Usually the MIL-Dots are spaced on both the vertical axis for range and on the horizontal axis for wind correction. Using the data mentioned in the above paragraph we can construct an accurate ballistic chart.

  

You can use MIL-Dots in two separate ways. If you know the size of the object (height) you are looking at it is possible to calculate the distance using the formula, size in yards x 1000 divided by the size of the object in MILs.

 

The problem with this type of calculation is that when we are dealing with animals the size of course, varies. However it is possible to use an average which will be better than nothing at all. For example, where we normally shoot pigs, the average animal is about 20 inches high at the shoulder.

 

Examples of MIL-Dot reticles.

 

Thus 20/36=0.55 yards, if the animal is .75 of a millimetre in size the calculation shows that the animal is 412.5 yards away. Because of using an average size the calculation is not perfect but is better than nothing at all.

 

However there is another way of using the information supplied by a MIL-Dot reticule in conjunction with a normal electronic range finder. Knowing the distances between the dots used in conjunction with Load from a Disc (Discontinued, see note below) it is easy to construct a table.

 

Note: Modern ballistic applications such as Strelok and Shooter - Ballistics Calculator can be installed on your Smart phone and/or mobile device. 

 

We normally varmint at long range with a spotter, he ranges the target, the trigger man consults the table and aims accordingly, suffice to say that the “system” is workable and accurate.

 

Of course it did not take long for other sight manufacturers to develop similar systems of hash marks on both the vertical and lateral axis of the traditional cross hairs.

 

LEFT: Ballistic chart compiled using MIL-Dots and ballistic program, very accurate. RIGHT: Ballistic chart using alternative MOA hash marks.

 

Instead of using MIL-Dots some manufacturers use Minute of Angle (MOA) marks, this is in my opinion slightly more accurate as they are closer together than the MIL-Dots and thus do not require as much interpretation between hash marks.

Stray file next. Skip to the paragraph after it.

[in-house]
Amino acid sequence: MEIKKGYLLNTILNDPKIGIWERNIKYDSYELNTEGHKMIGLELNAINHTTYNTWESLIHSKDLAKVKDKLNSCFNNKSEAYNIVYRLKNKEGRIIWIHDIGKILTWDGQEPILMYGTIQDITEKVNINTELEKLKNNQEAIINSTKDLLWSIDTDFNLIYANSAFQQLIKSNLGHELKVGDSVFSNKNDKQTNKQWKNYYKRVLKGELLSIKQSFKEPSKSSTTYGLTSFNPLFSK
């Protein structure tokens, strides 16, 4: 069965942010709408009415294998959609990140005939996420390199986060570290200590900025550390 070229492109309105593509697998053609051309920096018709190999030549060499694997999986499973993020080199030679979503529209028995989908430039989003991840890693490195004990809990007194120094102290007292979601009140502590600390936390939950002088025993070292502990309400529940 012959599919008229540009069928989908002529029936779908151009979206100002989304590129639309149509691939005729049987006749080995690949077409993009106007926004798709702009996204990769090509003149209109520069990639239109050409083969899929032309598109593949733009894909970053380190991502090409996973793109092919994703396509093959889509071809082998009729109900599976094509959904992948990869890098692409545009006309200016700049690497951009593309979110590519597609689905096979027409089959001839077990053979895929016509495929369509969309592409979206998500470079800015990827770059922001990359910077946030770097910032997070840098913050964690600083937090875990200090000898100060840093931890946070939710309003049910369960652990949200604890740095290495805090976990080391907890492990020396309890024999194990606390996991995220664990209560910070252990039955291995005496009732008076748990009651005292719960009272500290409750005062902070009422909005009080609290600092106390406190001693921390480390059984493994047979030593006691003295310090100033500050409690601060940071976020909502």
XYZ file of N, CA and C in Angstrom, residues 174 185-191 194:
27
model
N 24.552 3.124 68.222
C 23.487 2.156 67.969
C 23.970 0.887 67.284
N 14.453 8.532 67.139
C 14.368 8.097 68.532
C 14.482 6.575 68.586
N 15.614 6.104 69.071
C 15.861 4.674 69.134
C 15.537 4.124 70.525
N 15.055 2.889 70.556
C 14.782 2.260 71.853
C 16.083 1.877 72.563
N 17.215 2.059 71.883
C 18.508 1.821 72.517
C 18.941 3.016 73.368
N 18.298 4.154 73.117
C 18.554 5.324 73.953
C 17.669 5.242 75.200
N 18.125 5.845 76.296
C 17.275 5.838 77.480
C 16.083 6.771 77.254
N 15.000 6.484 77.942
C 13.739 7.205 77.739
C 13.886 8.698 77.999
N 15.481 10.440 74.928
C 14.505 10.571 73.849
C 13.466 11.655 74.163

Such a reticule is used on the Athlon Argos 6-24x50 sight mounted on my 7mm Remington Magnum for shooting pigs at longer range.

 

A word of warning, some manufacturers have released sights with “MIL-Dots” that are of the incorrect value. One such sight obviously made in the far-east somewhere advertised MIL-Dots but the actual distance between the dots was only 2” instead of 3.6”.

 

Oddly enough aside from this discrepancy the sight in all other aspects is very good and I continue to use it.

 

There is one other little trick that is worth mentioning; at longer ranges you tend with most telescopic sights to have the sight picture at the bottom of the available area.

 

To overcome this, we have found it useful to zero the sight in either one MIL-Dot or perhaps 2/3 MOA above the centre cross hair. This “centres” the rest of the MIL-Dots or hash marks much better.

 

For long range work it is necessary to have a telescopic sight that can accommodate your requirements in relation the animal you seek and the expected range. Furthermore, some sights are much better than others in low light situations, it really depends on individual requirements.

 

Shoot safe.

 

Matthew